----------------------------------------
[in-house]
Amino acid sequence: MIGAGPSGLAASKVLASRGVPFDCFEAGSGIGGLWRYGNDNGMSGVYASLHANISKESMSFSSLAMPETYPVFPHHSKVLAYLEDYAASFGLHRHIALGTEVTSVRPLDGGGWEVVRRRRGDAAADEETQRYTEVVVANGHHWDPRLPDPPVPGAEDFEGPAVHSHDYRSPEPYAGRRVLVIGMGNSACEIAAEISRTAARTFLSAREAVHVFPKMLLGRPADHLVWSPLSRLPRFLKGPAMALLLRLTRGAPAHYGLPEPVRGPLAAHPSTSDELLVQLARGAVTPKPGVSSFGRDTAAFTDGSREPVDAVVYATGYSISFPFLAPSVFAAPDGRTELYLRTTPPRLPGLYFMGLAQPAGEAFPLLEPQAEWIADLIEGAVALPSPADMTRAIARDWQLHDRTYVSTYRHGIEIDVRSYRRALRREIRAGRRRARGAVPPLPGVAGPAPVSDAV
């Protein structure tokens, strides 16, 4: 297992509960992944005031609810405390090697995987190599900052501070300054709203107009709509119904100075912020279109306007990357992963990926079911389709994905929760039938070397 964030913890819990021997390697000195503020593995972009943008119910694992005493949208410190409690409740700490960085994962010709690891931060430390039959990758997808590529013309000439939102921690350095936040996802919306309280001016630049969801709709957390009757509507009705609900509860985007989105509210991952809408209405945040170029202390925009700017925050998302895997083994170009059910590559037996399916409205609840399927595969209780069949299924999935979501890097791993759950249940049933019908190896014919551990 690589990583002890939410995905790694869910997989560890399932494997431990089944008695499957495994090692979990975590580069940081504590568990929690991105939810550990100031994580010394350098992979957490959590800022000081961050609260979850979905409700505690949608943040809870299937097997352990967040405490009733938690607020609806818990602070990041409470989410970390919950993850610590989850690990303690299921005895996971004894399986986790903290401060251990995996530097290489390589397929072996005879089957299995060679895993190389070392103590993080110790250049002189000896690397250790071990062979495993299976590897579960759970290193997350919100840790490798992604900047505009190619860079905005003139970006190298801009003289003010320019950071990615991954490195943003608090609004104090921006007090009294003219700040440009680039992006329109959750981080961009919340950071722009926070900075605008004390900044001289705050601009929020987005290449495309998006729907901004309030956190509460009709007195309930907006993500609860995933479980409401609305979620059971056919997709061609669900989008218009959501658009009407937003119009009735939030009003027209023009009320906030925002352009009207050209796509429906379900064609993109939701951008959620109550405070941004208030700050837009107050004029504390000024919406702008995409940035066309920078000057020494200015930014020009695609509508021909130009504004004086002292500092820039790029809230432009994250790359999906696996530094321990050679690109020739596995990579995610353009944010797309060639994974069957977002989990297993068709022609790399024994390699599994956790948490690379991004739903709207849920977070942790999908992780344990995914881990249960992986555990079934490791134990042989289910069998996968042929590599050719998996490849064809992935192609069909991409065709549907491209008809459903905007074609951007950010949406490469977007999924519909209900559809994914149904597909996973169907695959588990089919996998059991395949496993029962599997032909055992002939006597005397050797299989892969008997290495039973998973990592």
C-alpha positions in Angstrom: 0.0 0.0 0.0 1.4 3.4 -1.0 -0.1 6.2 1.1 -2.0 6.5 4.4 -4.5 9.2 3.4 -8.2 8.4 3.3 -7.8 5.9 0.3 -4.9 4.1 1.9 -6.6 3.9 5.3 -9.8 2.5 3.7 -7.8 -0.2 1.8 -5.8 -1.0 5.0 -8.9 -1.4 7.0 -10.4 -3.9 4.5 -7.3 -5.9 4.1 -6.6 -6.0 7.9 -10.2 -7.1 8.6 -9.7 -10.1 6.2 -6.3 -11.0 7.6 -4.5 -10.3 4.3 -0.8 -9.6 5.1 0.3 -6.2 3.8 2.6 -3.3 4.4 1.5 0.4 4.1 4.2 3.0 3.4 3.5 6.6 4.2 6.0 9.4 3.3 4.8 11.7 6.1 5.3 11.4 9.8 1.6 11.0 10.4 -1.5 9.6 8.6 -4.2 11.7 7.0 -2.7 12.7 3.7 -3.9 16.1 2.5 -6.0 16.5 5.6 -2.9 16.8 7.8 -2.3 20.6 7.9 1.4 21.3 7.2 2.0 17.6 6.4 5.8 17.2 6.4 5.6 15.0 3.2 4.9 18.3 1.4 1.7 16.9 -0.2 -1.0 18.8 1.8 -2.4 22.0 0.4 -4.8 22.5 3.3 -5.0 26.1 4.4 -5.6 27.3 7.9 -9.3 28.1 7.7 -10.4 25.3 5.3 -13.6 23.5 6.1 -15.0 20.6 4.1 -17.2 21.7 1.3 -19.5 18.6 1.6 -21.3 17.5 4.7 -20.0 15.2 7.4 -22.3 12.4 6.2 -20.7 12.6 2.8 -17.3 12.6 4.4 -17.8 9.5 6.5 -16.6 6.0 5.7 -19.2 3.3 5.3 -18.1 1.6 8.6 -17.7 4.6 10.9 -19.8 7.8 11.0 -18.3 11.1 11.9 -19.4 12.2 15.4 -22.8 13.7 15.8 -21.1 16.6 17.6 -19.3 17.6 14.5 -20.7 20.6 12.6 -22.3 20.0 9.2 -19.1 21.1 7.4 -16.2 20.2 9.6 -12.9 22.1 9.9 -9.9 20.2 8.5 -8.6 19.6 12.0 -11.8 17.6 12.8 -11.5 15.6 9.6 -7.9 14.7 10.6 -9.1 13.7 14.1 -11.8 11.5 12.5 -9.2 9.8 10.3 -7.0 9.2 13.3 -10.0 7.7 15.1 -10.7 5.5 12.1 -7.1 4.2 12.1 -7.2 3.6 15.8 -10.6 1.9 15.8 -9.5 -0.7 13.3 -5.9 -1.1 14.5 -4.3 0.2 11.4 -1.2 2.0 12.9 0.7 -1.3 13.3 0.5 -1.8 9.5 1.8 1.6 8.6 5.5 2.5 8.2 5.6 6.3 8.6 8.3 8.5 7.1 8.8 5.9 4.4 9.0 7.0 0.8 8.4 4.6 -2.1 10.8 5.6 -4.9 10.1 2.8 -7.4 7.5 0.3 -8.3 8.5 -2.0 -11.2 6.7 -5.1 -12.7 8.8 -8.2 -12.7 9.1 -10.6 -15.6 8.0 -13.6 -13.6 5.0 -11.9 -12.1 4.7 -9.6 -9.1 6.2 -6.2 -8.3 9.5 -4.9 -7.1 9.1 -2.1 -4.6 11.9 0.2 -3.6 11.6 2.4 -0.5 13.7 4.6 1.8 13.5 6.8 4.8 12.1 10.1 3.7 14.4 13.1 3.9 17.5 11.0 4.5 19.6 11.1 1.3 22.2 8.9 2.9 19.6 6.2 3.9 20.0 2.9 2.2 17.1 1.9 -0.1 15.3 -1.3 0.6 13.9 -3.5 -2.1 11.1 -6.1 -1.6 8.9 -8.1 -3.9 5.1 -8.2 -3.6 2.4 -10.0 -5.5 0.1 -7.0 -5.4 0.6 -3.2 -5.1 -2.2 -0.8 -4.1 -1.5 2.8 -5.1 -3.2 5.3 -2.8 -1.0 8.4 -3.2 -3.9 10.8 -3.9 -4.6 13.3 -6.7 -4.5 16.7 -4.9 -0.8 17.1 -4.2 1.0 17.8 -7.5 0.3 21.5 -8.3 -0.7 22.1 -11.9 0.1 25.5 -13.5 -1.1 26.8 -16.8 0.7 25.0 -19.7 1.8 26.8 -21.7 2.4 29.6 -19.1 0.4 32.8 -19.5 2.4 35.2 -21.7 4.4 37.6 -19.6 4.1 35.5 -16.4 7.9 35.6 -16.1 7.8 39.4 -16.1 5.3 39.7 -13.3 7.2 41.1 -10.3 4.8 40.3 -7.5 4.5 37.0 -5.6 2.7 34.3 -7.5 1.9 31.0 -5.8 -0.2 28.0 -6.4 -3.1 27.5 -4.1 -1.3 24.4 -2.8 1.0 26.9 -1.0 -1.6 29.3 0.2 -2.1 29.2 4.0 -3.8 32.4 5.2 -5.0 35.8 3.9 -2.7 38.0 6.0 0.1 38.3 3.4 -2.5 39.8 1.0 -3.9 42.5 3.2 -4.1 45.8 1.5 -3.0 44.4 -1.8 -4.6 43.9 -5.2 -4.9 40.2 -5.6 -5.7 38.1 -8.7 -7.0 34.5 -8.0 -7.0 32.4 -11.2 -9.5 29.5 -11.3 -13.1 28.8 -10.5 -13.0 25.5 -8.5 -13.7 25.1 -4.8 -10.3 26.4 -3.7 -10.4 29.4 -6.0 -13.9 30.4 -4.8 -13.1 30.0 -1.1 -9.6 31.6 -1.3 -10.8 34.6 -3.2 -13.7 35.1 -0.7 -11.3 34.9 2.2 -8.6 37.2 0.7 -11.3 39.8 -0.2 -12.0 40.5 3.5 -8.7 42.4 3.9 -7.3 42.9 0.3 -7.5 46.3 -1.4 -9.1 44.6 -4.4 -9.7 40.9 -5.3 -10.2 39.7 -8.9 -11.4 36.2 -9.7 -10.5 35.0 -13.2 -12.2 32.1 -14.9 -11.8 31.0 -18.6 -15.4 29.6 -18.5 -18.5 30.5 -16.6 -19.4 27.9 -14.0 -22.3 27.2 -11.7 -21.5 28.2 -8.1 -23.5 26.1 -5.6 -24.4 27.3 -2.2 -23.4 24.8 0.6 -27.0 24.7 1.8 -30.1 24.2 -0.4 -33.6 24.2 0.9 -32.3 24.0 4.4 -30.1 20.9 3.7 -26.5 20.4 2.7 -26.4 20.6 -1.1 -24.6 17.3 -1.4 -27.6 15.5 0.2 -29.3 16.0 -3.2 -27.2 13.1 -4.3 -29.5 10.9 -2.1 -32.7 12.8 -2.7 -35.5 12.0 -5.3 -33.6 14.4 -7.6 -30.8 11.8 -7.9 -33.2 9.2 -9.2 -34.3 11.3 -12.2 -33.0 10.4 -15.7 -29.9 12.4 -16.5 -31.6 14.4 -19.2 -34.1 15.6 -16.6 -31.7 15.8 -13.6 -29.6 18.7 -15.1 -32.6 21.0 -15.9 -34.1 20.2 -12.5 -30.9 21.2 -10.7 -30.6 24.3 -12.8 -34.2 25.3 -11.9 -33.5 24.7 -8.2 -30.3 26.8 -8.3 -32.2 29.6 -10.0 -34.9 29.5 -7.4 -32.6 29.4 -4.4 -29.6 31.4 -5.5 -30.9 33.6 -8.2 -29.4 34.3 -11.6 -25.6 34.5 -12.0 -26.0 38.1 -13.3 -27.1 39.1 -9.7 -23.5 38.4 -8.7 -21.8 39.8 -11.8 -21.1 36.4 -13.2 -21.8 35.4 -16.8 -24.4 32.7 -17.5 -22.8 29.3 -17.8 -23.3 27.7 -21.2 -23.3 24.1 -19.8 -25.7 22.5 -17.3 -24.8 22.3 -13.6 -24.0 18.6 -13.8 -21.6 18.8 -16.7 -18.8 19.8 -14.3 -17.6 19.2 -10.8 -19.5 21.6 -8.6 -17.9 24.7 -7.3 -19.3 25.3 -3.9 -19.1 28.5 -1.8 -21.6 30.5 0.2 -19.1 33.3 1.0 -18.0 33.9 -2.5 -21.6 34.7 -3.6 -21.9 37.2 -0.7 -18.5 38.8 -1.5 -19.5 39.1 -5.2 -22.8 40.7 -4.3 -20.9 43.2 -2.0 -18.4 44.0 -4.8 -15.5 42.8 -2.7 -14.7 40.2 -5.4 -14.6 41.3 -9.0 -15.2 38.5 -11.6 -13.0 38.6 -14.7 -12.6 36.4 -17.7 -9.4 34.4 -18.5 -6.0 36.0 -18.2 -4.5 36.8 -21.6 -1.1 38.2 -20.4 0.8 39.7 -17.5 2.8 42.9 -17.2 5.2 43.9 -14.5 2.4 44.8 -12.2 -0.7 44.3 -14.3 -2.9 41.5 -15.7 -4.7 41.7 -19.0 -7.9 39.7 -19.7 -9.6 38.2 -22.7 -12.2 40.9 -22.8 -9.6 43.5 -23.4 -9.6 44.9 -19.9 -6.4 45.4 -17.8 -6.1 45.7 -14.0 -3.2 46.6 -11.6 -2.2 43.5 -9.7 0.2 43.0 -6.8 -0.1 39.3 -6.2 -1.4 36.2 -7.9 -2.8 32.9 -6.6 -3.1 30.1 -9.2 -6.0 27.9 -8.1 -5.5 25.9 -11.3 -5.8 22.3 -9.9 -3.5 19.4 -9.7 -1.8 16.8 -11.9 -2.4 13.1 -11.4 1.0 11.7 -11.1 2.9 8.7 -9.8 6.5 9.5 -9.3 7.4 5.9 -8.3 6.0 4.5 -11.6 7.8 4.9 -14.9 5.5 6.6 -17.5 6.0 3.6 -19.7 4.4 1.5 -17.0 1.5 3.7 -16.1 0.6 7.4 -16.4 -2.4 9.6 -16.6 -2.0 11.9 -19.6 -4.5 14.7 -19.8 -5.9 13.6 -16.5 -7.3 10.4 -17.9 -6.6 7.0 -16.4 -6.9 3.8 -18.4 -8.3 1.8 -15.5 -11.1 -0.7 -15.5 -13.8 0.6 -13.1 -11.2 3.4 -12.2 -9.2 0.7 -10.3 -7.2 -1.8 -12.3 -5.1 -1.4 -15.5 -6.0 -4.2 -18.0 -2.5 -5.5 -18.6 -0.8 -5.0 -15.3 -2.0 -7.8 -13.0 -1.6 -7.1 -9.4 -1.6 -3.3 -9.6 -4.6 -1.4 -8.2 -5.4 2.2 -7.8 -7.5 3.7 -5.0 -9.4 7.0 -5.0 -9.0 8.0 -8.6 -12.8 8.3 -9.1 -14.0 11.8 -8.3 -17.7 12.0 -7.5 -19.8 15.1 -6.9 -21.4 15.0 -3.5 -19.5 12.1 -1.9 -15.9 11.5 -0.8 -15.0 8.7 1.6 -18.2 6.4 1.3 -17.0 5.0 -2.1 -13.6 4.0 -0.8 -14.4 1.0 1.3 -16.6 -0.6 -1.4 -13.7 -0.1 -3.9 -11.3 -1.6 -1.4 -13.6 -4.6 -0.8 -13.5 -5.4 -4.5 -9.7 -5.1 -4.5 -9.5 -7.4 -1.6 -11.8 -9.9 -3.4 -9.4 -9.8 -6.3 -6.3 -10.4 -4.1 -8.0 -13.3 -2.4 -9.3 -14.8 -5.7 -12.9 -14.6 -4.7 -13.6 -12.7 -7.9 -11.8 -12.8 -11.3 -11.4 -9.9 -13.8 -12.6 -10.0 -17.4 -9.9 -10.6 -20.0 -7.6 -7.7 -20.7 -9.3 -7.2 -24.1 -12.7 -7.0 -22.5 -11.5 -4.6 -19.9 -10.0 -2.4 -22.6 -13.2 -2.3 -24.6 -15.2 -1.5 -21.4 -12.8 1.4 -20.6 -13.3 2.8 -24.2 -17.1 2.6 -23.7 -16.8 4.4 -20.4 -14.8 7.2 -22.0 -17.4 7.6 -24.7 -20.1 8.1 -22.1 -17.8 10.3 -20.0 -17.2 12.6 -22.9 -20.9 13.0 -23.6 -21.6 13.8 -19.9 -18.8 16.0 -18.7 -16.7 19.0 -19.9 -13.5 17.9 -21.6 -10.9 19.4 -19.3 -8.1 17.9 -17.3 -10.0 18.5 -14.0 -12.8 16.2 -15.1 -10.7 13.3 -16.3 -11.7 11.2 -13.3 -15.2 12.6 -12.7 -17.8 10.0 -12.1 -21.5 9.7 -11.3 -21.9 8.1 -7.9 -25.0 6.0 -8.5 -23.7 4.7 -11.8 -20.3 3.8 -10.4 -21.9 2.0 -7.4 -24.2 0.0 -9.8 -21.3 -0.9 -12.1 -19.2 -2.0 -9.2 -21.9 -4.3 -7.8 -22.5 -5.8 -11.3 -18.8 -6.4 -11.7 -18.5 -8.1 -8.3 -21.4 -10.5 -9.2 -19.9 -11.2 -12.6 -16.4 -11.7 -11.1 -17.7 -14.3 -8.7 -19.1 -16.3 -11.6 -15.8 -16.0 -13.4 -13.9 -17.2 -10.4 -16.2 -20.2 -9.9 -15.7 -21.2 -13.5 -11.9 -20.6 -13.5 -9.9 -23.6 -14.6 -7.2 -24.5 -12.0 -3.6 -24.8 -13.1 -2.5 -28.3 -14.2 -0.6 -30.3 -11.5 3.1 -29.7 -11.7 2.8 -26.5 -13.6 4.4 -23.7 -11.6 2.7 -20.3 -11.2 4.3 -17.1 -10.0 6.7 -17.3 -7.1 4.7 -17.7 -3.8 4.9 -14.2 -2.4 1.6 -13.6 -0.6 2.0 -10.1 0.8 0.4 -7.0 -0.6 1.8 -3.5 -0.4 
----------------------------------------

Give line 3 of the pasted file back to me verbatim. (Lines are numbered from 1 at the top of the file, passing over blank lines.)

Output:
């Protein structure tokens, strides 16, 4: 297992509960992944005031609810405390090697995987190599900052501070300054709203107009709509119904100075912020279109306007990357992963990926079911389709994905929760039938070397 964030913890819990021997390697000195503020593995972009943008119910694992005493949208410190409690409740700490960085994962010709690891931060430390039959990758997808590529013309000439939102921690350095936040996802919306309280001016630049969801709709957390009757509507009705609900509860985007989105509210991952809408209405945040170029202390925009700017925050998302895997083994170009059910590559037996399916409205609840399927595969209780069949299924999935979501890097791993759950249940049933019908190896014919551990 690589990583002890939410995905790694869910997989560890399932494997431990089944008695499957495994090692979990975590580069940081504590568990929690991105939810550990100031994580010394350098992979957490959590800022000081961050609260979850979905409700505690949608943040809870299937097997352990967040405490009733938690607020609806818990602070990041409470989410970390919950993850610590989850690990303690299921005895996971004894399986986790903290401060251990995996530097290489390589397929072996005879089957299995060679895993190389070392103590993080110790250049002189000896690397250790071990062979495993299976590897579960759970290193997350919100840790490798992604900047505009190619860079905005003139970006190298801009003289003010320019950071990615991954490195943003608090609004104090921006007090009294003219700040440009680039992006329109959750981080961009919340950071722009926070900075605008004390900044001289705050601009929020987005290449495309998006729907901004309030956190509460009709007195309930907006993500609860995933479980409401609305979620059971056919997709061609669900989008218009959501658009009407937003119009009735939030009003027209023009009320906030925002352009009207050209796509429906379900064609993109939701951008959620109550405070941004208030700050837009107050004029504390000024919406702008995409940035066309920078000057020494200015930014020009695609509508021909130009504004004086002292500092820039790029809230432009994250790359999906696996530094321990050679690109020739596995990579995610353009944010797309060639994974069957977002989990297993068709022609790399024994390699599994956790948490690379991004739903709207849920977070942790999908992780344990995914881990249960992986555990079934490791134990042989289910069998996968042929590599050719998996490849064809992935192609069909991409065709549907491209008809459903905007074609951007950010949406490469977007999924519909209900559809994914149904597909996973169907695959588990089919996998059991395949496993029962599997032909055992002939006597005397050797299989892969008997290495039973998973990592």